This came up in a discussion the other day. I figured that I’d bring it up here as it is current in what I’ve done in a recent design.
I’ve been working with my klunker platform enthusiastically and have just produced the Supermarine Spitfire which was building on the Sopwith Camel. It makes use of my new handlebar system to help add almost 50mm to the length of the front center but also several important improvements were made and one gremlin was getting sorted out.
The Camel, and the Baron before it, had steering that was a bit odd at very low speeds and especially on pavement. Not really bad in the dirt but noticeable in the parking lot. Increasing the size of the front tire to 774mm (622-74) for cushioning and traction took its toll on the steering geometry. It was just too floppy. I needed to do something.
I went from (Sopwith Camel) 50mm offset and 64 degree head angle to (Spitfire) 42mm offset and 65 degree head angle. Trail is 1.7% longer but wheel flop is reduced 2.1%. It doesn’t seem like much but the front end feel is dramatically improved, like, amazing now. I’m really stoked on it now. It was an interesting gamble but it really paid off in sorting out this gremlin..
Another factor that had been changed between the two bikes is the weight distribution over the wheels when going from the Camel to the Spitfire. The Camel had a BB distribution of 403/795 (33.6%/66.4%) while the Spitfire had 404/841 (32.4%/67.6%). That’s a 1.8% change reducing the weight over the front assuming identical body position. As explained further below, where the weight is on the bike has a real difference on front end geometry choices.
The low head angle had been a compromise in earlier designs. I was trying to get the front wheel as far ahead of the bike as I could and still use the old school handlebars. On the Spitfire, that compromise was no longer needed. I would suggest that most bikes outside of serious ‘go fast downhill’ bikes not go below 65 degrees of head angle as more is being taken from the bike than given.
Assuming a 774mm wheel diameter, mechanical trail grew from 119.6mm to 121.6mm but flop height reduced from 52.5 to 51.4mm.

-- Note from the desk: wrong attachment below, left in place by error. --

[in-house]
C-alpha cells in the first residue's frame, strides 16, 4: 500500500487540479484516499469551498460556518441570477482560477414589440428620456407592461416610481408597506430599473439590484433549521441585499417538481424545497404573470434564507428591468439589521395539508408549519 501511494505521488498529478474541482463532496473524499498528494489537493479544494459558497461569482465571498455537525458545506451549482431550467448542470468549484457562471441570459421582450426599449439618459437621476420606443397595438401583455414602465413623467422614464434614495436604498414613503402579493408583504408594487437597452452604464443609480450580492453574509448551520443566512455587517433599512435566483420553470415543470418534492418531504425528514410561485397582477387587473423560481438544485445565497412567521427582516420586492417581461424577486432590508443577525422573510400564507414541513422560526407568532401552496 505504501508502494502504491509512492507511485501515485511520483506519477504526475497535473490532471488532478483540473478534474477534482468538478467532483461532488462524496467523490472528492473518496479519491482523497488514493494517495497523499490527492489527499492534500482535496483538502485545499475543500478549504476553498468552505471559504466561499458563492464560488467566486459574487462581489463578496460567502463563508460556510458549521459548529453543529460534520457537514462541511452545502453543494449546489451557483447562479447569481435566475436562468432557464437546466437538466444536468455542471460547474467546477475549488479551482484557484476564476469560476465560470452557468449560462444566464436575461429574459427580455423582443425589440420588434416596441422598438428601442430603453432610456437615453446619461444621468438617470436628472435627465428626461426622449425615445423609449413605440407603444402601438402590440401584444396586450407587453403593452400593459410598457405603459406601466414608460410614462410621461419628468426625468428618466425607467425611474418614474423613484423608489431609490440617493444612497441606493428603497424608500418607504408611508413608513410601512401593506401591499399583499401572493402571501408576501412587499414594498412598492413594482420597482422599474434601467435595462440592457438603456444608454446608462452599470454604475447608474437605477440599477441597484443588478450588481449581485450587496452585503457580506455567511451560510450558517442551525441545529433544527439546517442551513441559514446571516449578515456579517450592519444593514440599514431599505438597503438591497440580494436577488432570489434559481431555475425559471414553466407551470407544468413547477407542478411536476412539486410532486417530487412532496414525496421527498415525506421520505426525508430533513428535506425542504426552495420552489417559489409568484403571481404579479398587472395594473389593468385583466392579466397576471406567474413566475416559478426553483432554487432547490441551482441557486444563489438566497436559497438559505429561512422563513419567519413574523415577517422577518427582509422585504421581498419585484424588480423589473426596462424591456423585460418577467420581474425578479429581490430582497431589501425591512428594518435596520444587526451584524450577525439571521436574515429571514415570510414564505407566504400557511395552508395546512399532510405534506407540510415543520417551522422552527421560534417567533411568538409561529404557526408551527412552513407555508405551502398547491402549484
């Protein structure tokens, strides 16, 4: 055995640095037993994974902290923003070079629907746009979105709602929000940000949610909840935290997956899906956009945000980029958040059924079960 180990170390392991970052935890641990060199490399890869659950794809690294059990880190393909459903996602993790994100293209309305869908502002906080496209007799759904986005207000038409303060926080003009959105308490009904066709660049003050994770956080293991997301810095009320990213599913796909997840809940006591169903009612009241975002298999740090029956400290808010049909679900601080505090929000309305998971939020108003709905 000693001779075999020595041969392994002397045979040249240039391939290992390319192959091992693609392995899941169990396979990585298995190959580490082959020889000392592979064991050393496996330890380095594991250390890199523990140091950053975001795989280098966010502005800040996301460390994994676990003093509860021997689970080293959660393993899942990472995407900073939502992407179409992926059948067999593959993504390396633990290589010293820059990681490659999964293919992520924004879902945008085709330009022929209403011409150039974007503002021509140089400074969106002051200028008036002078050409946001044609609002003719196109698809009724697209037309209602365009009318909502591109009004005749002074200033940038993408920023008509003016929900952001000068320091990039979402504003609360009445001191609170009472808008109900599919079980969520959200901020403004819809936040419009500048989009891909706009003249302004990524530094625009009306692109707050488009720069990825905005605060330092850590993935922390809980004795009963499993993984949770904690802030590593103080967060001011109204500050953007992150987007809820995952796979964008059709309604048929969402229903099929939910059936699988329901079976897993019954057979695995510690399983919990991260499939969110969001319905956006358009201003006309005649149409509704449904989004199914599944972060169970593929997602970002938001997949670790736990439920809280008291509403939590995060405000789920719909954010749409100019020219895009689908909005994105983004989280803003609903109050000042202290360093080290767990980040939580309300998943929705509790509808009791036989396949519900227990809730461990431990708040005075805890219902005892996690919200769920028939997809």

MT = (WR*cos(HA)-O)
FH = (WR*cos(HA)-O)*cos(HA)
So what is happening when we change the ‘flop’ height. This is a little tricky. The head axis is rocking over the contact patch using the mechanical trail lever. The arc of this rock is around the edge of the cone of a radius described by the ‘flop’ height. When we reduce the flop height, the radius of that cone gets smaller and visa versa. Any angular change in the wheel will lower the center of mass of the system (component that is over the front end) below the maximum height of that cone. That subtracts from the potential that the mass has. The greater the radius of this cone, the greater the potential that is given up for a given change in wheel direction. To bring the wheel back to zero, potential needs to be added back into the system. Often, the castor effect is sufficient to do that, but these are situations where the leverage of the castor and the speed of the system work out. If the ‘flop height’ is high and the mechanical trail too short at too low of a speed for the potential need to recover, additional energy will need to be added to the system at the handlebars.
The size and way a tire works and the terrain that the bicycle is on have a huge effect on how all of this works making it hard to define rules that extend across the board forcing testing when significant changes are made. The Sopwith Camel felt fine when riding on trail. On pavement the story was different. It felt bad. At very slow speeds in the dirt, there was a gremlin that was present. That’s what I was being magnified on the pavement. That’s not that big of a deal for a true dirt bike but it is something that points to issues. The small changes made on the Supermarine Spitfire eliminated any issue on pavement and low dirt speeds. That’s just the refinement that we get as we dial in parameters in design.